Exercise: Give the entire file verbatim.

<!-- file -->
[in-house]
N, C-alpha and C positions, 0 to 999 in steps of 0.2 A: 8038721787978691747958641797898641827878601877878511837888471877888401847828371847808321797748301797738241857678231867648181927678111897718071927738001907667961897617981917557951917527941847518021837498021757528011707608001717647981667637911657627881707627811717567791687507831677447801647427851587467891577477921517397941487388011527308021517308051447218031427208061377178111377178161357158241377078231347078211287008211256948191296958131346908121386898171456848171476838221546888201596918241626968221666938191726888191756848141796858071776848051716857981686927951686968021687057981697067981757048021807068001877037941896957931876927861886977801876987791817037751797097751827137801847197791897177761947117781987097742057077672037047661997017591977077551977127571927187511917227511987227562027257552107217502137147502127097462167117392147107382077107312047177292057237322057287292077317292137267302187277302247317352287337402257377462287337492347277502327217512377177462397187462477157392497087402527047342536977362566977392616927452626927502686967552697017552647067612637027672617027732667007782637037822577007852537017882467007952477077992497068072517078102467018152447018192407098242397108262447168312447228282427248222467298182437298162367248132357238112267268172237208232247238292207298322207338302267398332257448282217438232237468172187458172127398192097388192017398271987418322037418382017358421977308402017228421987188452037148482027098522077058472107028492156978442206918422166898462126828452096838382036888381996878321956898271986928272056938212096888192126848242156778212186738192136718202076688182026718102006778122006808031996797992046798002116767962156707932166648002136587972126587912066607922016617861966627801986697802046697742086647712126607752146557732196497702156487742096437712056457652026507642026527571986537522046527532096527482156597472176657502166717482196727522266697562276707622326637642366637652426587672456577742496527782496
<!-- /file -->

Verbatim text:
[in-house]
N, C-alpha and C positions, 0 to 999 in steps of 0.2 A: 8038721787978691747958641797898641827878601877878511837888471877888401847828371847808321797748301797738241857678231867648181927678111897718071927738001907667961897617981917557951917527941847518021837498021757528011707608001717647981667637911657627881707627811717567791687507831677447801647427851587467891577477921517397941487388011527308021517308051447218031427208061377178111377178161357158241377078231347078211287008211256948191296958131346908121386898171456848171476838221546888201596918241626968221666938191726888191756848141796858071776848051716857981686927951686968021687057981697067981757048021807068001877037941896957931876927861886977801876987791817037751797097751827137801847197791897177761947117781987097742057077672037047661997017591977077551977127571927187511917227511987227562027257552107217502137147502127097462167117392147107382077107312047177292057237322057287292077317292137267302187277302247317352287337402257377462287337492347277502327217512377177462397187462477157392497087402527047342536977362566977392616927452626927502686967552697017552647067612637027672617027732667007782637037822577007852537017882467007952477077992497068072517078102467018152447018192407098242397108262447168312447228282427248222467298182437298162367248132357238112267268172237208232247238292207298322207338302267398332257448282217438232237468172187458172127398192097388192017398271987418322037418382017358421977308402017228421987188452037148482027098522077058472107028492156978442206918422166898462126828452096838382036888381996878321956898271986928272056938212096888192126848242156778212186738192136718202076688182026718102006778122006808031996797992046798002116767962156707932166648002136587972126587912066607922016617861966627801986697802046697742086647712126607752146557732196497702156487742096437712056457652026507642026527571986537522046527532096527482156597472176657502166717482196727522266697562276707622326637642366637652426587672456577742496527782496